Frank FLINN, Encyclopedia of Catholicism. New York: Facts on File, Inc. , 2007. pp. 670. $21.95. HC. ISINB-10:0-8160-5455-X.
Reviewed by Peter C. PHAN, Georgetown University, Washington, DC 20057

A volume in the series Encyclopedia of World Religions under the general editorship of J. Gordon Melton, this work is a true tour de force. In less than 700 pages Frank Flinn, a professor at Washington University in Saint Louis, has packed literally all you need to know and then some about the Roman Catholic Church, both historically and theologically. The qualities expected in an encyclopedia of this kind are accuracy, comprehensiveness, and accessibility, and the book meets all these three criteria well.

The book opens with a brief overview of Catholic Christianity, followed by a helpful chronology and a list of popes and antipopes. It then offers in alphabetical order information on both the historical and theological developments in the Catholic Church. There are helpful black-and-white illustrations accompanying the text.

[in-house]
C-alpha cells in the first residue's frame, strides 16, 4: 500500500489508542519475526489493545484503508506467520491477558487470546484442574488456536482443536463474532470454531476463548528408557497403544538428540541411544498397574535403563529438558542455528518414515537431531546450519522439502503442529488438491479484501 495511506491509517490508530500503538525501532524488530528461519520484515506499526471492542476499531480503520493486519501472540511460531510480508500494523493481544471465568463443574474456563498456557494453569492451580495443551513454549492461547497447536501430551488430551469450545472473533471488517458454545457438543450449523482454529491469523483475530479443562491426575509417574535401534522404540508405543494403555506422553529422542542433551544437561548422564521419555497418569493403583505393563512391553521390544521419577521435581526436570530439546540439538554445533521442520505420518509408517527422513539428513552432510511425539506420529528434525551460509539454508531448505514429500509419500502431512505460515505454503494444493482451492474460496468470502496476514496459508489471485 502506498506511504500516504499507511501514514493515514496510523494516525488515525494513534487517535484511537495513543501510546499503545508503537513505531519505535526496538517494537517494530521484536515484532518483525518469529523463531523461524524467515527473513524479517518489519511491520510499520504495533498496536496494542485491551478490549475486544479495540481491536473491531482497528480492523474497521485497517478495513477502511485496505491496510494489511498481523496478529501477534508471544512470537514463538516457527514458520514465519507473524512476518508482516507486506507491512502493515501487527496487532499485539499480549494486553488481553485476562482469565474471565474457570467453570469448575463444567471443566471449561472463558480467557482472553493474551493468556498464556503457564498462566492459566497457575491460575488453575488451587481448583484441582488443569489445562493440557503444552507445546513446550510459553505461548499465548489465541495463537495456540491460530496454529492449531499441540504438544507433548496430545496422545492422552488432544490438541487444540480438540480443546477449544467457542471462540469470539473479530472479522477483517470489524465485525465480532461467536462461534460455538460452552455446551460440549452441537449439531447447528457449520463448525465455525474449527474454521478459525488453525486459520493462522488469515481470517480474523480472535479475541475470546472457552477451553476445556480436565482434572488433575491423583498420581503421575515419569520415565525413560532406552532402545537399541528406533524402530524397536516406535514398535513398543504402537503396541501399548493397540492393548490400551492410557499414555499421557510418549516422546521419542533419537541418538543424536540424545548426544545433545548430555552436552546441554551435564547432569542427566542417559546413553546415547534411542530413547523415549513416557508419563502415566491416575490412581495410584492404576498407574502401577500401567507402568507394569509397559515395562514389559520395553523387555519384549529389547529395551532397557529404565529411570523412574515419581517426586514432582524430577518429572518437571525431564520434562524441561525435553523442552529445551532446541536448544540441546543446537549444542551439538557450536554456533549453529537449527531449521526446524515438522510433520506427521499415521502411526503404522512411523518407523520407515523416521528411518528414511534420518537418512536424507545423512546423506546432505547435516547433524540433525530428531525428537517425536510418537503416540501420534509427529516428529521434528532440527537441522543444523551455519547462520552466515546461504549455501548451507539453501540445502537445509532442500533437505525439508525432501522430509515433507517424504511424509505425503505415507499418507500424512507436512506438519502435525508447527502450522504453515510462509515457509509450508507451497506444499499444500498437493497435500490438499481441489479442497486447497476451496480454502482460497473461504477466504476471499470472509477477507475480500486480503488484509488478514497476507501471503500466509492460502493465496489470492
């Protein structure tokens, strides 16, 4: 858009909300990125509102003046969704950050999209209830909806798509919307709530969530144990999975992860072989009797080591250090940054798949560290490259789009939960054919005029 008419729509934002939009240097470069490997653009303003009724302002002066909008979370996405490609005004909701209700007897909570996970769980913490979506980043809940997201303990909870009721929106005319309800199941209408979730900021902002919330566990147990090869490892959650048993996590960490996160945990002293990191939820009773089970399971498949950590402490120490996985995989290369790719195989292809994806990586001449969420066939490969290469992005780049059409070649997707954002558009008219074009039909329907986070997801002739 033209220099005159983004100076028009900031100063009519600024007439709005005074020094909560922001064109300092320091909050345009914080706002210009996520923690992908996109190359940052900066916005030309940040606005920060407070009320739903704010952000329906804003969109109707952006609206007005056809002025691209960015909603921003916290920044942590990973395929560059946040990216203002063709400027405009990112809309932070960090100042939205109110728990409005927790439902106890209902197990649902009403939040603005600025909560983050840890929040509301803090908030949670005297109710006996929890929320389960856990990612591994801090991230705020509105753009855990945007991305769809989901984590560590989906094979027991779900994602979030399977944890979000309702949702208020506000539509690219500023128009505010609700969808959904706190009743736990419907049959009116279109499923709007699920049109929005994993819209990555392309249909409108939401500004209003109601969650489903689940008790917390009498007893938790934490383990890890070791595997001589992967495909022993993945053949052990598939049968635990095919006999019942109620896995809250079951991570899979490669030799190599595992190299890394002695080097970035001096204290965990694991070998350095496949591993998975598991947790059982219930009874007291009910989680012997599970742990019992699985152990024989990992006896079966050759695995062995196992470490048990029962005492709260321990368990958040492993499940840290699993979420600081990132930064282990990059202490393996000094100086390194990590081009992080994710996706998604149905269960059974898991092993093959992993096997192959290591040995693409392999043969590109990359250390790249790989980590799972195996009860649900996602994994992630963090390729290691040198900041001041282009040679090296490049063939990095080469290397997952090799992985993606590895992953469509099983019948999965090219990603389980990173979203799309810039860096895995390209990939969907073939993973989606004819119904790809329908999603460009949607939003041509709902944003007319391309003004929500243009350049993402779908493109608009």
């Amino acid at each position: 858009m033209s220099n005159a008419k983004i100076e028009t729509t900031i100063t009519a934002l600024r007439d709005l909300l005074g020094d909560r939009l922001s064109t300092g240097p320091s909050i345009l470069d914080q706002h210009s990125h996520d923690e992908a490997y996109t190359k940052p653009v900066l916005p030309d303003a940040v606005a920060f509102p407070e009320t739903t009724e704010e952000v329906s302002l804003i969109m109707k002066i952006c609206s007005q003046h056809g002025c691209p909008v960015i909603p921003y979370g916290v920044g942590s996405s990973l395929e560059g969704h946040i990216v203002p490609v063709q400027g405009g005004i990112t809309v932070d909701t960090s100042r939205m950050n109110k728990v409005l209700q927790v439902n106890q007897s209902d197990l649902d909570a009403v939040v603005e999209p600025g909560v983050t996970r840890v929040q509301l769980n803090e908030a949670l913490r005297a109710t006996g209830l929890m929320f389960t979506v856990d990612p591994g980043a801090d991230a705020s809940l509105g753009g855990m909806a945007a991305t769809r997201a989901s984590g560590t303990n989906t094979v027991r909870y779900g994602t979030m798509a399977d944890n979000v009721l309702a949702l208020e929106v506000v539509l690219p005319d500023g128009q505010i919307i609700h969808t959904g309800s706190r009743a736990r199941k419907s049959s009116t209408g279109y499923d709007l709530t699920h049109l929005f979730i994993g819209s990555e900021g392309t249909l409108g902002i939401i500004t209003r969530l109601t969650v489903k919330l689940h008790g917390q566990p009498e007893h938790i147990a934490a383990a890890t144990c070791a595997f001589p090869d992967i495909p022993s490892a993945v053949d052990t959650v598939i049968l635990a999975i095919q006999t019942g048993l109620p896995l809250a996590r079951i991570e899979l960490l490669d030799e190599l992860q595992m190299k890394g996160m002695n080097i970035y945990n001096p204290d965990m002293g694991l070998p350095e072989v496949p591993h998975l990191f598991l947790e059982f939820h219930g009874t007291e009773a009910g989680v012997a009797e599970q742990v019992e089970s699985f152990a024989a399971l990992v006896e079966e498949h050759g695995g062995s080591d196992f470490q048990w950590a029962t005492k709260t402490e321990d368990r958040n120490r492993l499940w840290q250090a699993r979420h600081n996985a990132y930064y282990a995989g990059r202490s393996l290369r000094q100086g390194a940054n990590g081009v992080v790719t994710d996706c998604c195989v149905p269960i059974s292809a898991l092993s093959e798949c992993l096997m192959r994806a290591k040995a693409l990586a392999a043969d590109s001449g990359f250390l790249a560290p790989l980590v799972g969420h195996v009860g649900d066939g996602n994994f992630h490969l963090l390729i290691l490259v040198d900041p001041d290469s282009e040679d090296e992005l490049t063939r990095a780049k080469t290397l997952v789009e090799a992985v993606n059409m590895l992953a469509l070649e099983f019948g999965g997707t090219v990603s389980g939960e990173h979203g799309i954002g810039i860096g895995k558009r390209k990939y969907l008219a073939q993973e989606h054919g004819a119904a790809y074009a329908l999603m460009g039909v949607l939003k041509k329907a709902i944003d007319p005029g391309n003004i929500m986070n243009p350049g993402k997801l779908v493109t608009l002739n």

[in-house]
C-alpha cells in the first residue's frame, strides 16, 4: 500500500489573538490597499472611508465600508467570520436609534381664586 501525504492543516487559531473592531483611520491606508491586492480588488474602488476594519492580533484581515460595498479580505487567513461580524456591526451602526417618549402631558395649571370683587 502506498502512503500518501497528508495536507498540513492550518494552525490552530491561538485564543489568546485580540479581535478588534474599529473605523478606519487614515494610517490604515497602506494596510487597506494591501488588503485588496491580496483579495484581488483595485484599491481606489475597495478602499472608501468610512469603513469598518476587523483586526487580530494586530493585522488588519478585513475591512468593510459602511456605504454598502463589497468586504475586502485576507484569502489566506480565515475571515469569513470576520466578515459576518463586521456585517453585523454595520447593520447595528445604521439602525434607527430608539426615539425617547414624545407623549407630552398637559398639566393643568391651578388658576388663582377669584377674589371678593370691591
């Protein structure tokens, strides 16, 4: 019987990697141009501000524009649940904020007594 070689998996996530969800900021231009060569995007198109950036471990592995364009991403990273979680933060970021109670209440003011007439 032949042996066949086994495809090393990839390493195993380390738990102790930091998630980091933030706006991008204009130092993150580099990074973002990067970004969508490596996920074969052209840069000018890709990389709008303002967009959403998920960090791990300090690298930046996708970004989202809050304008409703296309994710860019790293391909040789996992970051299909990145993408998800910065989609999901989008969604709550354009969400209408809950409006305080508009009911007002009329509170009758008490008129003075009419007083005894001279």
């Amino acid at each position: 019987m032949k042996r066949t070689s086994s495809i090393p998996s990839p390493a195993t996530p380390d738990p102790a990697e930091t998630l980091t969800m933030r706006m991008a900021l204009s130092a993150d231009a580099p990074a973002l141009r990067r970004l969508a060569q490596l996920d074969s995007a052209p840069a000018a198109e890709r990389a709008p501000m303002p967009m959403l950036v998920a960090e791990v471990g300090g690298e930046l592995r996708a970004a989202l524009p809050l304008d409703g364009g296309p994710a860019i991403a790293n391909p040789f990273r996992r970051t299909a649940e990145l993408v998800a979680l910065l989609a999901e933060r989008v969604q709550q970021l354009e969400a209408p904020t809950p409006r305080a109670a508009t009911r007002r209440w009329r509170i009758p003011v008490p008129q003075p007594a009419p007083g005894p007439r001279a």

One of the most valued qualities of the book is its up-to-dateness. There are, for example, entries on Pope Benedict XVI, Sedevacantism, and the pedophilia crisis in the American Catholic Church. It also provides a wide range of entries on not only systematic theology but also ethics and moral theology. On the latter, it may be noted that though there is no separate entry on homosexuality, the theme is discussed in the entries on sexuality and related matters. Another useful feature of the book is its thorough index.

Encyclopedia of Catholicism is certainly one of the best one-volume introductions to Roman Catholicism as a global religion (in this respect it supersedes the slightly outdated encyclopedia edited by Richard McBrien). Its approximately 800 entries on the definitive events, prominent figures, and major organizations of the Catholic Church give a clear sense of the church as a vigorous and growing religious institution as well as of its manifold challenges. Flinn sums up the future of the Catholic Church when he writes: “The future will prove very different for Catholicism as the preponderant number of Catholics has shifted from the Northern Hemisphere to Latin America, Africa, and Asia” (xxii).

The book will serve very well in an undergraduate course on the Catholic Church, and of course, it should be on the shelf of any self-respecting library.

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